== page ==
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The art of Tupperware

Posted by noreply@blogger.com (Andrew) on

I am thrilled that Wayne and Gerardine Hemingway have asked me to organise a Tupperware party as part of their Vintage at Southbank festival. For the weekend of 29 to 31 July, London's Royal Festival Hall will be transformed into a warren of venues and performance spaces, to celebrate and showcase British style and design of the the last seven decades. There is an amazing programme of music, films, performances, events, workshops, food and drink, and more; and there will be a vintage marketplace outside the RFH, which is open to all.

I will not, as you might expect, be in the marketplace. The Hemingways have instead asked me to create a retro kitchen set inside the ticketed area of the Royal Festival Hall, into which I will invite festival punters to join me and my hostess at a Tupperware party that celebrates fifty years of Tupperware as a classic piece of domestic product design. Very exciting, and quite daunting, but I am delighted and excited to be involved.

This is not the first time that my Tupperware parties have collided with the world of art and performance. In September 2008, I blogged about a Tupperware party hosted by bearded drag queen Miss Timberlina at a London Fashion Week party, in a beach hut decorated by Alesha Dixon. Then at the 2009 Edinburgh Fringe Festival, I supplied Tupperware products and after-show sales for US Tupperware queen Dixie Longate. Sadly, my blog was on hiatus at that time, so there are no photos or reports from Dixie's show, but if she makes it back to the UK for more shows, I will be at her beck and call and will blog it all.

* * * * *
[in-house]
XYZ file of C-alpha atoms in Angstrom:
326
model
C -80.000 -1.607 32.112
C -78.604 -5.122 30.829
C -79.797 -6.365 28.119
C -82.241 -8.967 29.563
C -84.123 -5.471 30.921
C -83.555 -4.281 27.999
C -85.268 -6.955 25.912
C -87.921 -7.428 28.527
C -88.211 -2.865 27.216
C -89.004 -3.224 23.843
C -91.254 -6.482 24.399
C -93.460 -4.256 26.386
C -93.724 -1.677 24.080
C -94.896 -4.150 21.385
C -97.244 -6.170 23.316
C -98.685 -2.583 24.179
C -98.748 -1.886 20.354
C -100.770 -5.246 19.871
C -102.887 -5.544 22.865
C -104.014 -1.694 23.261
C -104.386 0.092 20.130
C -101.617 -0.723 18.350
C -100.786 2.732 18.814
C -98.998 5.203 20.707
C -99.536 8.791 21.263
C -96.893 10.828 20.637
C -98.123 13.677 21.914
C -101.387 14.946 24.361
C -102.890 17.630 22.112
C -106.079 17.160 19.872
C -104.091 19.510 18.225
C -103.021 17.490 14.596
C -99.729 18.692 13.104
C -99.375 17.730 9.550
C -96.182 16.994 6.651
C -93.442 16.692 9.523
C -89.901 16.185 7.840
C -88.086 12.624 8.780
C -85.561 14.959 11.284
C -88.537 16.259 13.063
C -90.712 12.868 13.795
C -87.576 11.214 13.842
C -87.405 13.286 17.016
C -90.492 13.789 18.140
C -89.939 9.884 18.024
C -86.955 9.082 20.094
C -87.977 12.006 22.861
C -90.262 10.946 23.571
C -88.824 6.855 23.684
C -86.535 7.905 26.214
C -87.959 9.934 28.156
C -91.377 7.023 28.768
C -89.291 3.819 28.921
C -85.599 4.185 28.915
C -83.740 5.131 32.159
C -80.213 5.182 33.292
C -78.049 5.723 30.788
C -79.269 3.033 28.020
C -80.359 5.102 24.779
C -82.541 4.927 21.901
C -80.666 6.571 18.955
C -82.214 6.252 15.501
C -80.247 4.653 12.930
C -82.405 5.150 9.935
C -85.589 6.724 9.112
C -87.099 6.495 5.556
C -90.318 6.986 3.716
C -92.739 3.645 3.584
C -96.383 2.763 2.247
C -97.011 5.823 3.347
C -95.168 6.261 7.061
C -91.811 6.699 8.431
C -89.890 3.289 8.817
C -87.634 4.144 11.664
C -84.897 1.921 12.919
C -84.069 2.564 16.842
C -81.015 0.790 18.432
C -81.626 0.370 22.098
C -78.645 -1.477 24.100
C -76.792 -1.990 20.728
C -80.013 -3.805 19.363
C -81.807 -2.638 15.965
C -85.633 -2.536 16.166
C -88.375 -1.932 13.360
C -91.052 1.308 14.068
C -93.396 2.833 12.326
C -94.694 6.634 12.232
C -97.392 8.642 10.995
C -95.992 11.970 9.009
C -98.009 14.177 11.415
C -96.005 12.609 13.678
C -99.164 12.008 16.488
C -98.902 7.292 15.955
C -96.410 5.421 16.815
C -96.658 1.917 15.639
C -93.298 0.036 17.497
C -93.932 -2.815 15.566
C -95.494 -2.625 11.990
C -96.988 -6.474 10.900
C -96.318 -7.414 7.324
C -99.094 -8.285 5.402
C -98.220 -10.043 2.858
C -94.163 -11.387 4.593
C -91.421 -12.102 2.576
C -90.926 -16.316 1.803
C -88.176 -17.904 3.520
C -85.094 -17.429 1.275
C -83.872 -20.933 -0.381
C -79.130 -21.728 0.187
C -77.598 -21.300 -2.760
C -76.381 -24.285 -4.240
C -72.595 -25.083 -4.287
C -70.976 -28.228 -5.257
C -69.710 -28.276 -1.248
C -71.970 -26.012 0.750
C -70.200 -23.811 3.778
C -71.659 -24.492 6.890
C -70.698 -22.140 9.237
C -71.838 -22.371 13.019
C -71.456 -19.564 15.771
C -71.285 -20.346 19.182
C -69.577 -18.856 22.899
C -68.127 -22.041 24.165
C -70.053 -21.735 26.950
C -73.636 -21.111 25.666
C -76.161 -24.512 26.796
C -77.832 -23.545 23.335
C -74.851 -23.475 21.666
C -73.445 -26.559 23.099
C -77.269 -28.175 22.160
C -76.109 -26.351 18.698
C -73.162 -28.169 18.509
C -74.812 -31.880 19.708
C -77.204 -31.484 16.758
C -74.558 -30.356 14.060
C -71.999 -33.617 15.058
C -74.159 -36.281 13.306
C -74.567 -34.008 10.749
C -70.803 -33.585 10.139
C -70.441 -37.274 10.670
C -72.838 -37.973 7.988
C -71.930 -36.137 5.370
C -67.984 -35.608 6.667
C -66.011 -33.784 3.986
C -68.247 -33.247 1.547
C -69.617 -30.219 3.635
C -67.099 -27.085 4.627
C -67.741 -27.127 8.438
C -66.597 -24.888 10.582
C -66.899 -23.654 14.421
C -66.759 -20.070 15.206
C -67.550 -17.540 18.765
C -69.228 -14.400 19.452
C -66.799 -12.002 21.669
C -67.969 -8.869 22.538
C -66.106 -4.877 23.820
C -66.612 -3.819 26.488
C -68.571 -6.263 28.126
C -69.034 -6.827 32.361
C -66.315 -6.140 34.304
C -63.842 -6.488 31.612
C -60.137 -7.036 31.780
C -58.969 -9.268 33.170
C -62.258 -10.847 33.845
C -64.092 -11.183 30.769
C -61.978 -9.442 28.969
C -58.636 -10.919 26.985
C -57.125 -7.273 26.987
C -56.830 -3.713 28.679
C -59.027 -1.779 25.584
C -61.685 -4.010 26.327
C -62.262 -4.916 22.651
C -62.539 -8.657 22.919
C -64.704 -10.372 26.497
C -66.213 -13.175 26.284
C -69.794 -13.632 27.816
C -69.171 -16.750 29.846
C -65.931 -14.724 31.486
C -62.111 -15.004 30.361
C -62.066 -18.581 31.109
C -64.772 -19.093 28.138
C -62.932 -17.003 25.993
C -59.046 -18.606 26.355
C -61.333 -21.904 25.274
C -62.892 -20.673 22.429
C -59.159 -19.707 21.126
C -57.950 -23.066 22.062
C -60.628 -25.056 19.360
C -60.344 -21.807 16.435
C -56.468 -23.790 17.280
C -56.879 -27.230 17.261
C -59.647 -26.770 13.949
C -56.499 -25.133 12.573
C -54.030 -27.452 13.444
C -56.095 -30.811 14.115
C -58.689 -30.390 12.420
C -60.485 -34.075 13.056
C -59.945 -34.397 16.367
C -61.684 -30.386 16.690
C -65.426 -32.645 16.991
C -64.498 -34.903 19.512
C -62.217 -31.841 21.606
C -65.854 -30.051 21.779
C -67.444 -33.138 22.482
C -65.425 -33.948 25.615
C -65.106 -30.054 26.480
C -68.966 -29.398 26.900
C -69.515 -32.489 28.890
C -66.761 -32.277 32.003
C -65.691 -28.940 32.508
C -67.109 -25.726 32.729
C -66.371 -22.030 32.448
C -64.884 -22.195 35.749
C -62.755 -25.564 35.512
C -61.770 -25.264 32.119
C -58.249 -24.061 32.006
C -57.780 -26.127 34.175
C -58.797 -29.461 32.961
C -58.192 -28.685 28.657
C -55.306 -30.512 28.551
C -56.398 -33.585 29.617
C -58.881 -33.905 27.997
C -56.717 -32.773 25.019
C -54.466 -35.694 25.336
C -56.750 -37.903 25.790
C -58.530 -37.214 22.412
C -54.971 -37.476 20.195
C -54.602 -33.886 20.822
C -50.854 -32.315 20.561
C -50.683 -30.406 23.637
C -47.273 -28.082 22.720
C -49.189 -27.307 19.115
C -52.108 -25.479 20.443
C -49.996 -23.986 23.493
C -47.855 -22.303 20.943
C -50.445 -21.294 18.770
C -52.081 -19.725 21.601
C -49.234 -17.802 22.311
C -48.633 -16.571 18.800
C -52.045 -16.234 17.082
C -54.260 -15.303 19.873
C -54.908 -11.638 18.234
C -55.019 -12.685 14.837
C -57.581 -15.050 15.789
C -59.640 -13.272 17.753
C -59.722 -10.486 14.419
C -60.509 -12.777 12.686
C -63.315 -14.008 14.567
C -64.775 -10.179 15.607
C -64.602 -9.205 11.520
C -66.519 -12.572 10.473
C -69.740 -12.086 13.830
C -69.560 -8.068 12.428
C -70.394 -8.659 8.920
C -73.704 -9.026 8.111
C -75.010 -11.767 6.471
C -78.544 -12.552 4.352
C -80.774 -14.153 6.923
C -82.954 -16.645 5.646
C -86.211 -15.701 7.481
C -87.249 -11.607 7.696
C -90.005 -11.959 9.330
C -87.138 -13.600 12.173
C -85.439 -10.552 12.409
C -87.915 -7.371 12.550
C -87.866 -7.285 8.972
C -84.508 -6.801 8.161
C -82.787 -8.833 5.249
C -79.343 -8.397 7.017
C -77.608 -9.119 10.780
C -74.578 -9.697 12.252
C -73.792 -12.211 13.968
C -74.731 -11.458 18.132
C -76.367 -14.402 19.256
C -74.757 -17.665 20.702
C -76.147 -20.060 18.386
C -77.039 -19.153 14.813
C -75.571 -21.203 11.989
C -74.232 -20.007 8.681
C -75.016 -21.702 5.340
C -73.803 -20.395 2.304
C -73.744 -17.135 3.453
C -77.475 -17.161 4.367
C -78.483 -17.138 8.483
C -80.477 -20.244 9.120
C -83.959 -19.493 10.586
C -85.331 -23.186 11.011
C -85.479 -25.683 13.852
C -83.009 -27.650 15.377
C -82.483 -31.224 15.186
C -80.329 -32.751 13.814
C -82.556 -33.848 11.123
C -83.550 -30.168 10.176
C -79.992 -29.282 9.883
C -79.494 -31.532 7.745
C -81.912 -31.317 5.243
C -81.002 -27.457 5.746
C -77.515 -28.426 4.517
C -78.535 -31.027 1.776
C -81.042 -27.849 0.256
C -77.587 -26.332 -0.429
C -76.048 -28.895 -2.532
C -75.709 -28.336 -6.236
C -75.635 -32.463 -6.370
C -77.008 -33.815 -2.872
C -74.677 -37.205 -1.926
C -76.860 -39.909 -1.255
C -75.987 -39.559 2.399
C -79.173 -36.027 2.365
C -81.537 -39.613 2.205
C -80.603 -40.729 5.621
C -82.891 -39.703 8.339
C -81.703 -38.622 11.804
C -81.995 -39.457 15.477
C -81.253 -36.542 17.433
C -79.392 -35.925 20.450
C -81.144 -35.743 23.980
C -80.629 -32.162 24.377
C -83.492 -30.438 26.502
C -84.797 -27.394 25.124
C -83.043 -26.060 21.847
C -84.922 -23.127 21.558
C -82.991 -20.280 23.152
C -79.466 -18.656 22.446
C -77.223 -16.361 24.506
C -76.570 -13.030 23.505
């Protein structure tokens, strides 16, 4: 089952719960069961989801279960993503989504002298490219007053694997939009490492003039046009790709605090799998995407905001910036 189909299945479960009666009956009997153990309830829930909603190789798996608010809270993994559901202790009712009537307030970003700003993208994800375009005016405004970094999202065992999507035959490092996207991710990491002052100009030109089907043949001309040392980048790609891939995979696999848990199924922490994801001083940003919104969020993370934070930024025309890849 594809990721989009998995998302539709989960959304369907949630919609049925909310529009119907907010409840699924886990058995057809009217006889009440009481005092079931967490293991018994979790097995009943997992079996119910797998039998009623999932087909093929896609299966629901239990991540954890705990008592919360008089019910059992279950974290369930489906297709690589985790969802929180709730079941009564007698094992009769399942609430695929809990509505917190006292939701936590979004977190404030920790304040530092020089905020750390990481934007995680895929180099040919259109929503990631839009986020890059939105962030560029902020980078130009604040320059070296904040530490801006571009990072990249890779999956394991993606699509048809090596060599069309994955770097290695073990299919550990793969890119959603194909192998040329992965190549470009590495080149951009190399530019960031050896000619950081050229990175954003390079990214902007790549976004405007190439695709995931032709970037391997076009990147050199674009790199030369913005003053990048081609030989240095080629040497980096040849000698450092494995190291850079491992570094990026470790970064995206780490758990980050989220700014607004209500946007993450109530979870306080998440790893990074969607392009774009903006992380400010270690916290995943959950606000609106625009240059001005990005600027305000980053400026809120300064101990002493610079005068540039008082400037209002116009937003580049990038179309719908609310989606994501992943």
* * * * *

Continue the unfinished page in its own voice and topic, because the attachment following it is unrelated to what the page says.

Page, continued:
One performance for which I was actually paid as an artiste was Gay Shame Goes Girly, an event organised by the Duckie collective in 2009 as a tongue-in-cheek alternative to London's Gay Pride. A celebration of all things female, or matters perceived to be culturally female or feminine, I was brought in to do Tupperware Lady training. I prowled the event in my Tupperware pinny, with a tottering tower of Tupperware all Velcro-ed together, looking for likely recruits, of any gender. I used the official Tupperware training manual to ensure that each potential Lady had clean nails, had their hair off their face, and that they could do a decent product demonstration to their friends. Successful candidates became part of my sales force for the evening, for which I gave them a business card and a complimentary piece of Tupperware to demonstrate and keep.


Most recently, Goldsmiths fine art students Miguel Pacheco and Isaac Muñoz asked me to be part of their gallery show at the College. It was a performance assignment, but they had decided to get someone else to do the performance for them: my good self. I did a 20-minute potted party in the white gallery space, with a totally straight face, and without any concessions to the venue. I think an art critic would call it a transgressive interactive performance piece: as well as demonstrating some student-friendly Tupperware products, I drew a raffle, put a tutor in a gingham pinny as my hostess, and encouraged the international student audience to give Tupper-monials about their favourite products from their mothers' kitchens back home in Lisbon, Frankfurt, Budapest and Rio. At the end of the party, art met commerce and I took orders. Miguel and Isaac took a chance by allowing someone else to do their performance for them, but I think I did them proud.

My Tupperware parties at the Vintage Festival will take place across the whole weekend of 29 to 31 July, on the ground floor of the Royal Festival Hall. Festival ticket holders only, I'm afraid, but I will also be taking a turn around the market place now and again.

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